Sample embed code
When you create a payment button, it will give you code like this example.
Any bitcoin sent using the sample button will be donated to Khan Academy.
The button generator is the easiest way to get started:
The only required paramaters are a name and price. The rest can be set when you create the button or later via the
data-* attributes in the embed HTML.
data-* attributes will override any attributes you set in the button generator.
Once a button is generated, you’ll be given a few lines of HTML code to copy and paste into your website. This will add the button to your page.
Buttons can be thought of as disposable (they are just a way to hard code a name and price into a
code attribute) so if you mess up you can always start over with a new button.
Due to current US regulations, we require you to fill out a small amount of required information to create buttons via the web or API.
A separate bitcoin address is generated for each order and user. This ensures order totals don’t build up at a single bitcoin address.
If a user is already signed in to a Coinbase account, they can complete the checkout in two clicks - this is the fastest method of payment. For users without a Coinbase account the default option is to send payment to a bitcoin address. This method supports all bitcoin clients. A QR code with an embedded bitcoin URI is included for mobile wallets. Users who are new to bitcoin can also learn how to purchase their first bitcoins from within the payment widget.
For more advanced integrations, it’s sometimes necessary to create payment buttons for different customers or orders. In these cases you’ll want to use the Checkouts API.
For example, let’s say you wanted to create a “Pay With Bitcoin” button for your e-commerce site. Each order will have a different total so you’ll need to create a new payment button for each order.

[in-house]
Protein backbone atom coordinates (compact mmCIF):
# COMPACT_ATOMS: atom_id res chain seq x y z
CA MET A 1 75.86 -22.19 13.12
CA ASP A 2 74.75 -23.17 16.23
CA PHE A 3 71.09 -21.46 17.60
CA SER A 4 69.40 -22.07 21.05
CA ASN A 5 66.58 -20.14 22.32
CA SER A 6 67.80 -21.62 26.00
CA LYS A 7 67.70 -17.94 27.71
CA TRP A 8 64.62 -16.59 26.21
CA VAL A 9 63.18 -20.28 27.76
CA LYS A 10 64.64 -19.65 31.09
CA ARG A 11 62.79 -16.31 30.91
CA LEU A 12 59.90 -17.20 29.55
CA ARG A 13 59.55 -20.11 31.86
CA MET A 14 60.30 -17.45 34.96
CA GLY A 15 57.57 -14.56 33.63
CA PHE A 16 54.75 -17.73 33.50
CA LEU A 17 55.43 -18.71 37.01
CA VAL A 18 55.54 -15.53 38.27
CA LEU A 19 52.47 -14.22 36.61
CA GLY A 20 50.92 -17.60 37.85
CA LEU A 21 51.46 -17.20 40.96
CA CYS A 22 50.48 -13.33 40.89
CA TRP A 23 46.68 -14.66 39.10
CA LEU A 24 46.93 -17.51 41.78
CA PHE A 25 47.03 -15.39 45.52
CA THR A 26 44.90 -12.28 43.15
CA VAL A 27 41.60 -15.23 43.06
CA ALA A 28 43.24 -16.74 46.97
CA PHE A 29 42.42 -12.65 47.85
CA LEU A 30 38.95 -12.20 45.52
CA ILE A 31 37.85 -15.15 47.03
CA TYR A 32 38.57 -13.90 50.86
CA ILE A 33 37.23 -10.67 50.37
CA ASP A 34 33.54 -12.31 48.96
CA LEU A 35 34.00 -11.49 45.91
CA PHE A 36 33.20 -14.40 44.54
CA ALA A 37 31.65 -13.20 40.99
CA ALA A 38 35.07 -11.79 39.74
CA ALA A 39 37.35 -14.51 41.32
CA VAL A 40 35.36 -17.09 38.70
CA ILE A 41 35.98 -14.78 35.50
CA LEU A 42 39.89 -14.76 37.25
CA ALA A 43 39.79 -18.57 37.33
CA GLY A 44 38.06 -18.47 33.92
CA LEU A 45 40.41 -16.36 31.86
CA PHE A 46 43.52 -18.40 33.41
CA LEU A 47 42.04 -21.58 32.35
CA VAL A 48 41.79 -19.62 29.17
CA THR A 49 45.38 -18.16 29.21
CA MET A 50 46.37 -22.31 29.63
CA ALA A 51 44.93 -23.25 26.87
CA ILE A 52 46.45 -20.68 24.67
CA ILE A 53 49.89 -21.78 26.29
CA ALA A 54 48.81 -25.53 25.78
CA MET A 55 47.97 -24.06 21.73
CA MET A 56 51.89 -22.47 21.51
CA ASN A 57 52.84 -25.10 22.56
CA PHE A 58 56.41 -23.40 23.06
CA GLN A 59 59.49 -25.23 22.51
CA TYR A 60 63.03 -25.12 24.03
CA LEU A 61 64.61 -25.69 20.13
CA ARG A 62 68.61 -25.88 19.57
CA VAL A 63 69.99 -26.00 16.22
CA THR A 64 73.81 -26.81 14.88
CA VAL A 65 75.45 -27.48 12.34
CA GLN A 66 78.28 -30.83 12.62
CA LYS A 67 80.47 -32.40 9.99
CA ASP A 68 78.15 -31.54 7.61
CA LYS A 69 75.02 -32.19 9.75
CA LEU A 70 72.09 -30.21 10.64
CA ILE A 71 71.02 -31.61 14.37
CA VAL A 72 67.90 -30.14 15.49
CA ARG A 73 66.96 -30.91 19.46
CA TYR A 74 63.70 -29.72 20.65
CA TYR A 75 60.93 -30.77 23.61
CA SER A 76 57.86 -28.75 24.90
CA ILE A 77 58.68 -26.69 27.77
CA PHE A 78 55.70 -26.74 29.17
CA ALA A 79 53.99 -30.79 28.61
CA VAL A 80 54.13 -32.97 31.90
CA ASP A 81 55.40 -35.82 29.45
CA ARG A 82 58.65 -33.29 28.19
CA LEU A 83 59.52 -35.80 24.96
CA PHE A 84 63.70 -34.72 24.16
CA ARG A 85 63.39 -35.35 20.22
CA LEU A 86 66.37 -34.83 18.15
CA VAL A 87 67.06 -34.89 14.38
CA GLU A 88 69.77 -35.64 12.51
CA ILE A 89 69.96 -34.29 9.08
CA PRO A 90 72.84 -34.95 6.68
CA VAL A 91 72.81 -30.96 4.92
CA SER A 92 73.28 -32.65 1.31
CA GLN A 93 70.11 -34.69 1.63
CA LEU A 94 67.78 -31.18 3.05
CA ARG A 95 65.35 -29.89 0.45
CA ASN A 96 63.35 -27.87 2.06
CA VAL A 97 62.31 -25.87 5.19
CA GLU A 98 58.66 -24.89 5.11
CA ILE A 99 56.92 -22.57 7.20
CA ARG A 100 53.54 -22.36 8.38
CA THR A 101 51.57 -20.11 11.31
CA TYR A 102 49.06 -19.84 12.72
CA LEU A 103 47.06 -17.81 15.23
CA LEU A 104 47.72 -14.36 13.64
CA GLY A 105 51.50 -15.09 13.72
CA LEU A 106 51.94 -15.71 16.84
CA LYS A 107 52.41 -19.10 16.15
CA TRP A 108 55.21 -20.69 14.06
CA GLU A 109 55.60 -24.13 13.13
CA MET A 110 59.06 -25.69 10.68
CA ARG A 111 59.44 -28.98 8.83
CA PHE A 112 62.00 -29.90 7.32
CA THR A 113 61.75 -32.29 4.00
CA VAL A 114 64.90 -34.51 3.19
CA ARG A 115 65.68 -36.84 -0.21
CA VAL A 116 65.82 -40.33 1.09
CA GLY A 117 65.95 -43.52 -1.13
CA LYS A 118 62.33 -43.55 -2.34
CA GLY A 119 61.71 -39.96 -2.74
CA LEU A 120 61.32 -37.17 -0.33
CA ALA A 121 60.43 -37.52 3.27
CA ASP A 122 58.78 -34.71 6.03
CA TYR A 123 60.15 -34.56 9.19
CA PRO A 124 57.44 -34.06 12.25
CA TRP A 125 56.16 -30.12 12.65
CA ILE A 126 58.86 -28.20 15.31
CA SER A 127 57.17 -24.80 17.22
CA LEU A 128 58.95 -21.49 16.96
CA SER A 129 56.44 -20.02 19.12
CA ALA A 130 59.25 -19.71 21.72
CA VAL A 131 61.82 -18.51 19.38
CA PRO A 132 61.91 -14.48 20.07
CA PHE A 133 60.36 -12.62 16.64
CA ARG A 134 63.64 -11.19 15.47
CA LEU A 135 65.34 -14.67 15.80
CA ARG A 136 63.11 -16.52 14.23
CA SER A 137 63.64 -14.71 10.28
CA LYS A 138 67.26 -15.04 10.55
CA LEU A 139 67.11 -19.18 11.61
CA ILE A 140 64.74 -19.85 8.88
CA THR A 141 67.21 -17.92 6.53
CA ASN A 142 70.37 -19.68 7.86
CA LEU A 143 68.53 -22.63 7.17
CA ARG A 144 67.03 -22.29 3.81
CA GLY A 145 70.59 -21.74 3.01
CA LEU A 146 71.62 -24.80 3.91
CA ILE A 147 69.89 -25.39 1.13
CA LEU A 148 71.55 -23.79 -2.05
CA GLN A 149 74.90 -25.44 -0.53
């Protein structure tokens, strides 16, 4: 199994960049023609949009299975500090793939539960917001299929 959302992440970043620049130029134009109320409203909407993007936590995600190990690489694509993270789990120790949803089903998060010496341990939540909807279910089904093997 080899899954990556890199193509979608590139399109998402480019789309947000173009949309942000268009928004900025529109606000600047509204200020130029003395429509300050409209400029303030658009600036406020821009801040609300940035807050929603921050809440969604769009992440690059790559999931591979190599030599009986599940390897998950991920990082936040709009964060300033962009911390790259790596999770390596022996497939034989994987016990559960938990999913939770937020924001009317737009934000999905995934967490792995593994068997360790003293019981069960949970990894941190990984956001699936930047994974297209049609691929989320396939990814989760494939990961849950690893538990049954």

In this case you would generate a new button using the following params:
||the order total such as 178.23|
||the order currency such as
||a short description of the order such as Acme Widgets
||the order number you’ll receive in the callback to mark the order as ‘paid’, for example
The checkouts API will return a new checkout object with a
code param which you can use to generate the embed HTML (described below). For further details visit the checkouts API reference page.
The embed html consists of one script tag referencing
https://www.coinbase.com/assets/button.js and an element with class
coinbase-button that includes a
You can have one or more elements with class
coinbase-button on the page (if you’re including multiple buttons), but only one script tag is ever needed.
It’s a good idea to use an
After adding the
coinbase-button class, the only required parameter is
data-code which hard codes the name, price, and description fields (these are set at the time the button is created and cannot be changed later). The other params can be updated after the button is created by setting
data-* attributes on the element. This makes it easy to update fields without having to create a new button.
The div can have the following params:
|data-code||Required unique identifier of the button, this is used to hard code the name, price, and description and is provided for you via the button generator or API.|
|data-button-style||Optional param, one of
|data-button-text||Optional param, allows you to change the button text (only works with button-styles
|data-custom||Optional param, allows you to set any text to link the payment back to your website - usually an order, user, or product ID that you want to mark as “paid” in your database. This parameter gets included in callbacks to your website.|
|data-width||Optional param, can be used to customize the width of the button iframe. The default is 195 pixels.|
|data-height||Optional param, can be used to customize the height of the button iframe. The default is 46 pixels.|
Sample button code utilizing the above customizations:
First, by setting the
data-button-style attribute to none and using an empty div, the default Coinbase button will not be shown on the page.
Next, you’ll want to trigger a custom
Once a payment completes, a
code param referencing the same button/modal. This can be used, for example, to redirect the user to a 'confirmation’ page where you wait for the callback to reach your site.
When the user sends the wrong amount, a
coinbase_payment_mispaid event will be fired instead.
If 30 minutes has passed, the button will expire and a
coinbase_payment_expired event will be fired.
It’s important to note that the
Once you upload a logo, it will replace the default text that is normally shown in the header.